Cicatricial organizing pneumonia: a clinicopathologic and radiologic study on a cohort diagnosed by surgical lung biopsy at a single institution

Matthew J. Woge, Jay H Ryu, Brian J. Bartholmai, Joanne E.S. Yi

Research output: Contribution to journalArticlepeer-review

Abstract

Cicatricial organizing pneumonia (CiOP) refers to intraluminal collagen deposition in a background of otherwise classic appearing organizing pneumonia (OP), sometimes with formation of peculiar fibrous nodules or densely fibrotic linear bands. Dendriform ossification has been also described in CiOP cases. This study is to evaluate the clinicopathologic and radiologic characteristics of CiOP identified in a cohort of OP cases diagnosed by surgical lung biopsy at a single institution. Electronic search was performed to find surgical lung biopsy cases with OP as the main histopathologic diagnosis during a 9-year period (2005–2013). The presence of mature collagen deposition in intraluminal plugs of OP (Masson bodies), linear fibrous bands, and ossification in association with OP was evaluated. Pertinent clinical information was obtained from medical records, and available chest computed tomography (CT) scans were reviewed by a chest radiologist. A total of 56 cases met the study criteria. Thirty-two of 56 cases (57.1%) showed at least 10% of cicatricial element within Masson bodies, 9 of which revealed cicatricial elements comprising 50% or higher proportion of OP. All 9 cases with CiOP as the major component (≥50%) revealed some areas of linear fibrous bands. Five of these 9 cases had intraluminal ossification, with features suggestive of dendriform ossification. Twenty of 32 cases with the cicatricial component had postoperative follow-up CT scans ranging from 0.4 to 171 months (median = 44) after the biopsy; 18 of these 20 cases showed stable finding or resolution of radiologic densities. Six of 9 patients with CiOP with major cicatricial change (≥50%) were alive and well at the time of clinical follow-up (median = 47 months; range = 12–125). In summary, minor cicatricial changes involving Masson bodies were seen in more than half of our OP cases, and patients with CiOP seem to follow an indolent and favorable course on radiologic and clinical follow-up, even in those with major cicatricial changes (≥50%) that were often accompanied by linear fibrous bands and/or intraluminal ossification.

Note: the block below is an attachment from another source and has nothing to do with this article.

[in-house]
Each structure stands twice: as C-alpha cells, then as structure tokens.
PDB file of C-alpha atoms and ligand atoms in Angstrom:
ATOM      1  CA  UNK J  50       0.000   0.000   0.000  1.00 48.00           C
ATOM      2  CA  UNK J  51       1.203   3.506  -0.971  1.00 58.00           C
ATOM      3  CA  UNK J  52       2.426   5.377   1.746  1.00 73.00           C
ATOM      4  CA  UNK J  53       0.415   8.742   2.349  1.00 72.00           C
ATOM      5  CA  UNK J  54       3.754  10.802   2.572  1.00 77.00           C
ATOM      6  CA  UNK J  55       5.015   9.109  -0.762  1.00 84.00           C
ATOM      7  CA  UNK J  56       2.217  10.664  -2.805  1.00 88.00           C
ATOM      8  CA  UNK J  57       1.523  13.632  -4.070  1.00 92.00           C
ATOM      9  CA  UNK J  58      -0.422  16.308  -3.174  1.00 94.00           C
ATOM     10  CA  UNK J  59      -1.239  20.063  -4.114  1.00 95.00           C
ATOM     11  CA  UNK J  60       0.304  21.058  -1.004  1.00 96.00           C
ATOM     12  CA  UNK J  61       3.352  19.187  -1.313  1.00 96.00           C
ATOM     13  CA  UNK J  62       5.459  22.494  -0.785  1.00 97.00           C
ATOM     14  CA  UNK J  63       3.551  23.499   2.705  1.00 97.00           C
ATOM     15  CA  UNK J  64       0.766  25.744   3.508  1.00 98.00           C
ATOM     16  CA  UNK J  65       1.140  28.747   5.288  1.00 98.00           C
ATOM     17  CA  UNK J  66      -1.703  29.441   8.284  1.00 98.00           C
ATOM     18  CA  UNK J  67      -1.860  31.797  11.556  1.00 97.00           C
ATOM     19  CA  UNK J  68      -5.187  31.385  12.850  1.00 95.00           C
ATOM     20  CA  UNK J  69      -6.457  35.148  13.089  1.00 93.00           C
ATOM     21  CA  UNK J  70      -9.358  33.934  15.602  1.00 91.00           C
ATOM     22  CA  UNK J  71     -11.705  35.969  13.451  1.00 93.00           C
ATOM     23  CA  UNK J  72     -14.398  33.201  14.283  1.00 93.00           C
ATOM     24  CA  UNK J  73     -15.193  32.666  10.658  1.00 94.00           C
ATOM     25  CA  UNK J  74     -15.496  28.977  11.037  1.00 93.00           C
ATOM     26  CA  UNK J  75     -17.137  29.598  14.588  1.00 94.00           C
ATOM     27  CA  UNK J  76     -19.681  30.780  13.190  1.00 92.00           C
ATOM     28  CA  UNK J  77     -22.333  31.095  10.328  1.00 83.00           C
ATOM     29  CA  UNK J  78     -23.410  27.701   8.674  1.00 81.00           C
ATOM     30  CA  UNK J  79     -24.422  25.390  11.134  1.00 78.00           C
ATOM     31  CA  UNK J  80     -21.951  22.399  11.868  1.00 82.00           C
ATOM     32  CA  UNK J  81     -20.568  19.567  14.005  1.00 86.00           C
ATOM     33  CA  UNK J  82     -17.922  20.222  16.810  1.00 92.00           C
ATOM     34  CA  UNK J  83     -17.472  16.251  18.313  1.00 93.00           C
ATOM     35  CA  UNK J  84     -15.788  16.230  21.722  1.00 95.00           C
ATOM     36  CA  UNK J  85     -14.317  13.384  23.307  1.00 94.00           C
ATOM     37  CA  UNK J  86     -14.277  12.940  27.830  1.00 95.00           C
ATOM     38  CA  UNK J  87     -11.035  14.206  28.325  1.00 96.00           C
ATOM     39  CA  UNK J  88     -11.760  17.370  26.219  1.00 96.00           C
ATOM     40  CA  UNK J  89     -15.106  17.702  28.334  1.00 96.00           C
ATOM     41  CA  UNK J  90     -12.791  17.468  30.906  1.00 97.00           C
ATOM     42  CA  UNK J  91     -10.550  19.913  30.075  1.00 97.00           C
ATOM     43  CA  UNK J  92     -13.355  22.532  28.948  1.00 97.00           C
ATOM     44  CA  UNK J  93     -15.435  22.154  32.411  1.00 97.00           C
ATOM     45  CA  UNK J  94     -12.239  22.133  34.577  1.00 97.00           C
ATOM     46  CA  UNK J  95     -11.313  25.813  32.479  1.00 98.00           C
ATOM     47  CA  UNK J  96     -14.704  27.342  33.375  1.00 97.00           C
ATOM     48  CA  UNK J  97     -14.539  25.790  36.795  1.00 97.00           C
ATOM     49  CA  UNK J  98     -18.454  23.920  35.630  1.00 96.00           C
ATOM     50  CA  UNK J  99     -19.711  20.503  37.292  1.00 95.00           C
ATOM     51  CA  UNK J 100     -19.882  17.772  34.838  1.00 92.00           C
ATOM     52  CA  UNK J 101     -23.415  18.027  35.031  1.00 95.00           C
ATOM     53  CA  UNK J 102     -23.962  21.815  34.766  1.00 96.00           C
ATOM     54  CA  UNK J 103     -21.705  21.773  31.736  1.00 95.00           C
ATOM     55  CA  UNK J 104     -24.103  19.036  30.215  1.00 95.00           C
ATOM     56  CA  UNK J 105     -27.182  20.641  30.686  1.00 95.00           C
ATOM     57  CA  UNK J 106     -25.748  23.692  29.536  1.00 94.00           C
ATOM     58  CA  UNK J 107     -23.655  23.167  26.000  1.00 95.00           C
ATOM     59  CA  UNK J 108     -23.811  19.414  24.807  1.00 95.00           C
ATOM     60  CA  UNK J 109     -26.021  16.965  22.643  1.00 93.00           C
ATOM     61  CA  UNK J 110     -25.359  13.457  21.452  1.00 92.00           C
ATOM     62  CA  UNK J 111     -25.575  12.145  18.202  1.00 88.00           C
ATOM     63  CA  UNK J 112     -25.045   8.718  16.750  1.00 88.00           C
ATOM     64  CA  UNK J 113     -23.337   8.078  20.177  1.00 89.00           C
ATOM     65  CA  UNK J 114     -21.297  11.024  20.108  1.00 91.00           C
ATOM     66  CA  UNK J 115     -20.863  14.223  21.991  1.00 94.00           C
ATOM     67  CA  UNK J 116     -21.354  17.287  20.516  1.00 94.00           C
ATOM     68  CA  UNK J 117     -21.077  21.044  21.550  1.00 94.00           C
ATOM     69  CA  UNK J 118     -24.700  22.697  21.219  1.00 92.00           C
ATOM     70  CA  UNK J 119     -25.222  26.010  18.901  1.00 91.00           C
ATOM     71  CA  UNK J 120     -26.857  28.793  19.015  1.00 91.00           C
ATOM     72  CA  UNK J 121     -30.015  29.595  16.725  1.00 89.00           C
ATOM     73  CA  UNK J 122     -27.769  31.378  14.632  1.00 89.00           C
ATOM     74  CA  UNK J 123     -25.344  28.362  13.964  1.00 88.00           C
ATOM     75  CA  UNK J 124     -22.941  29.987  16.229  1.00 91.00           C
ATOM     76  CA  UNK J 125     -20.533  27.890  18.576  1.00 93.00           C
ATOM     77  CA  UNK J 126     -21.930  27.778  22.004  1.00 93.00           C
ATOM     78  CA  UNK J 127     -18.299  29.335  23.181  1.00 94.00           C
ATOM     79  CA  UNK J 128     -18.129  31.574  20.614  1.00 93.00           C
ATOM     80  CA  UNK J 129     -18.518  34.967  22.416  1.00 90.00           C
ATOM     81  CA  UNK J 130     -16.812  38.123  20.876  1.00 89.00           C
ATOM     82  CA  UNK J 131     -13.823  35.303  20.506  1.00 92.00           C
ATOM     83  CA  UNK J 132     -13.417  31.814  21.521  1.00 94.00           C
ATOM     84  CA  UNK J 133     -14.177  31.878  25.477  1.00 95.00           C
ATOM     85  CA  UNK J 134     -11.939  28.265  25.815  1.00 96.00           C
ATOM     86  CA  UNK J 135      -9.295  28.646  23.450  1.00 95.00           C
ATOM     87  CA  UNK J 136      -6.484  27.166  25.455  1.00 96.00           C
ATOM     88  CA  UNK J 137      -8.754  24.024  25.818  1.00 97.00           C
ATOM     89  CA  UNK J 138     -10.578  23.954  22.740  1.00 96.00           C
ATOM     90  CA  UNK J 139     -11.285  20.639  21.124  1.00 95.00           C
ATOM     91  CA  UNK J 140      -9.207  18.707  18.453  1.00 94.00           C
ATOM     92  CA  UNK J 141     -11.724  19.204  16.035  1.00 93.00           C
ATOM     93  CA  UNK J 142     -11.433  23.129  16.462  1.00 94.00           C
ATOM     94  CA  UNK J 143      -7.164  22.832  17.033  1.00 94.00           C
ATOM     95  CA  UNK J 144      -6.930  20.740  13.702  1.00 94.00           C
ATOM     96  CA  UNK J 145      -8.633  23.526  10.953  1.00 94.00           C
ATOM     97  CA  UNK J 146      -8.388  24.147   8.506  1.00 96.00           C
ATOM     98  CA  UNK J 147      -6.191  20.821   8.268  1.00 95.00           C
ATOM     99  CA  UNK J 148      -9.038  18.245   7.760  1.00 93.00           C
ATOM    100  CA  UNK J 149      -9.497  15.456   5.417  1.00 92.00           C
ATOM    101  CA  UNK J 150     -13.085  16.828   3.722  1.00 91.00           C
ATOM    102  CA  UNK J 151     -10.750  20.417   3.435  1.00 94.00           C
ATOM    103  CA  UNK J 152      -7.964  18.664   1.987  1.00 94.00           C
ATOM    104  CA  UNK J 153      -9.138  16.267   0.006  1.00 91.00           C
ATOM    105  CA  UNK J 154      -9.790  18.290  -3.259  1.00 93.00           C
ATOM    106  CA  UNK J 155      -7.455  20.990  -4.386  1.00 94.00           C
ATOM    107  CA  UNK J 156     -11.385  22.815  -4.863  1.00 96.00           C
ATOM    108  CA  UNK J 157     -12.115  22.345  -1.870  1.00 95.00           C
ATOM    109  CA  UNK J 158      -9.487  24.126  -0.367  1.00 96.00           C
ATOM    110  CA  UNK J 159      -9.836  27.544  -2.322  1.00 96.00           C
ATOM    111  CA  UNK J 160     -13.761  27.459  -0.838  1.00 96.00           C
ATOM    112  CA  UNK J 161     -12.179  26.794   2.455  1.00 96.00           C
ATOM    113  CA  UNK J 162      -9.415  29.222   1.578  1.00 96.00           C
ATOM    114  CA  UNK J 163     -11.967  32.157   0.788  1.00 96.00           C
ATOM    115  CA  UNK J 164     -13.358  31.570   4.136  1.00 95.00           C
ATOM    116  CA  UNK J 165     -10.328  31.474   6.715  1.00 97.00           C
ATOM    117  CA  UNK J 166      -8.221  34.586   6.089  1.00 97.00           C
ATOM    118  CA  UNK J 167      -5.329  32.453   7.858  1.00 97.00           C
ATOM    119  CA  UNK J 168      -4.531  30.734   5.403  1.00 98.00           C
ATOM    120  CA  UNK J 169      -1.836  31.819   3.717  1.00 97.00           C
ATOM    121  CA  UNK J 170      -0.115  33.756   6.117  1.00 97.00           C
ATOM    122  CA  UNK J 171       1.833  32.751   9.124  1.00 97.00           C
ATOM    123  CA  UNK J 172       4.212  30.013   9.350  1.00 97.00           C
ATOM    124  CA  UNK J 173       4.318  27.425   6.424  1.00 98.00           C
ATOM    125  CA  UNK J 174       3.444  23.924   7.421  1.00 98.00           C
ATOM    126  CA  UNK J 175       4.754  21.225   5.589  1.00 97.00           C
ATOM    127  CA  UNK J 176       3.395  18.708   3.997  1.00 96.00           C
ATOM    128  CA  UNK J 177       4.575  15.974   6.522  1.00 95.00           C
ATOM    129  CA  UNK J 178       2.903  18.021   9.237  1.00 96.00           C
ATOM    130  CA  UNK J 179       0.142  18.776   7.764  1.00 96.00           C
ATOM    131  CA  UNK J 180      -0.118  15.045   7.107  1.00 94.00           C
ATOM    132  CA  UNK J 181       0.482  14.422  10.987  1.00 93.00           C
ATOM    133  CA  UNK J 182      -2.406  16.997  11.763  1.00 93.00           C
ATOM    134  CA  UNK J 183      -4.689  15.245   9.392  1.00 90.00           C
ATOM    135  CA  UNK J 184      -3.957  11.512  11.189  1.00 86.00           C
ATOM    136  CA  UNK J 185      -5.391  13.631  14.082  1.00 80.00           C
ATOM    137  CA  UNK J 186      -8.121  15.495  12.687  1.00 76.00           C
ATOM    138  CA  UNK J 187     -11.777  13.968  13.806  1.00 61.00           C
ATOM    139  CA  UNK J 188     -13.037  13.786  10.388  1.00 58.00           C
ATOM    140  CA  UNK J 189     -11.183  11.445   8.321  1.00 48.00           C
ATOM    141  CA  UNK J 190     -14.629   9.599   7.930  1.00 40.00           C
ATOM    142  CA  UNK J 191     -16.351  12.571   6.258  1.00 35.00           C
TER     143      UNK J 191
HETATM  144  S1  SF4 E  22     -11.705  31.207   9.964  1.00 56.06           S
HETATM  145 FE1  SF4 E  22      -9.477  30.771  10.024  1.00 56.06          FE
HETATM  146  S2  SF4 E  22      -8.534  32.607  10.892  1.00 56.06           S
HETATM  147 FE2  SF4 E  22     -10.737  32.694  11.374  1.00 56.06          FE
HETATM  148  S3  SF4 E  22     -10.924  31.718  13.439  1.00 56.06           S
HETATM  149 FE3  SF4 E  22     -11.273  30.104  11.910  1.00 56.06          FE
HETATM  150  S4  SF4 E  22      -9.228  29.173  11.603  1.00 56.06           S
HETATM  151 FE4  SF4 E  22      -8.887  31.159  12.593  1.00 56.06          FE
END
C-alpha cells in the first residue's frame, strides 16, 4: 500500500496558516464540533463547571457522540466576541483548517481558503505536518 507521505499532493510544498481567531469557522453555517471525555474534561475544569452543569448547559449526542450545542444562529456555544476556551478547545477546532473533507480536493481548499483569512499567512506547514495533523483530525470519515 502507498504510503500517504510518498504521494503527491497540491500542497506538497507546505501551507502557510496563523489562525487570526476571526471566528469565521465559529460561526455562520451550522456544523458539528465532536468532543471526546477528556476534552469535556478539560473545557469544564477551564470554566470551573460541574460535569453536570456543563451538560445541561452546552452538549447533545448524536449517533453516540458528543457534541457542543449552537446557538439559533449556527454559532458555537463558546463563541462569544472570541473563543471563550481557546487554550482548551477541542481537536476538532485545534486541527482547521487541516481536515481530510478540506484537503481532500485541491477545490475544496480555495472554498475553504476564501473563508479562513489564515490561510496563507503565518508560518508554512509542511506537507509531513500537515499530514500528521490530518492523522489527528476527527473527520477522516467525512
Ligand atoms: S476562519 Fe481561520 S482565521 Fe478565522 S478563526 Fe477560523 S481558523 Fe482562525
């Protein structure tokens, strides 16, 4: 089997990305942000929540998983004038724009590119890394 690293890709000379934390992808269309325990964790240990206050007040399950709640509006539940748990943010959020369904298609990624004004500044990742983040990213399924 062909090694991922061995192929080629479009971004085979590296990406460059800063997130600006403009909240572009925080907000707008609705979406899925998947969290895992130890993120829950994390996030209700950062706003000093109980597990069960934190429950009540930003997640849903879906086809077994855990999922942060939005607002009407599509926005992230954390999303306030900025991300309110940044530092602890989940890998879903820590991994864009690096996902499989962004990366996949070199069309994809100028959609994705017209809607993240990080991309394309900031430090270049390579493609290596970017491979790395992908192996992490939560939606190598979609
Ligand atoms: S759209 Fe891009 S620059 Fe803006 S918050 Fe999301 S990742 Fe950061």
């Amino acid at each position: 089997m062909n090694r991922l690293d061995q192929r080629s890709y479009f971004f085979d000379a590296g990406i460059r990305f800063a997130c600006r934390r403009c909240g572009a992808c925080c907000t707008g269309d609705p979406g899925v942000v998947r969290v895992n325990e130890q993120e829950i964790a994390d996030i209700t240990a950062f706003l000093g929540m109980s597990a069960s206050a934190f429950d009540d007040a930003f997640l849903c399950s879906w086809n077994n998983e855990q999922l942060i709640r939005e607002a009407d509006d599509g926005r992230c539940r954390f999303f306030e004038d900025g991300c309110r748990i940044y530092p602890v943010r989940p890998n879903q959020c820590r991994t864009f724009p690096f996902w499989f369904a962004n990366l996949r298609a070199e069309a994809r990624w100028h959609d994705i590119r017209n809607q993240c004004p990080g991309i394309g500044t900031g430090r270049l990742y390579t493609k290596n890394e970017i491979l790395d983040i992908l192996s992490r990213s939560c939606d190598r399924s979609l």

Original languageEnglish (US)
Pages (from-to)58-63
Number of pages6
JournalHuman Pathology
Volume101
DOIs
StatePublished - Jul 2020

Keywords

  • Cicatricial
  • Clinical and radiologic features
  • Fibrosing
  • Organizing pneumonia
  • Ossification
  • Pathology

ASJC Scopus subject areas

  • Pathology and Forensic Medicine

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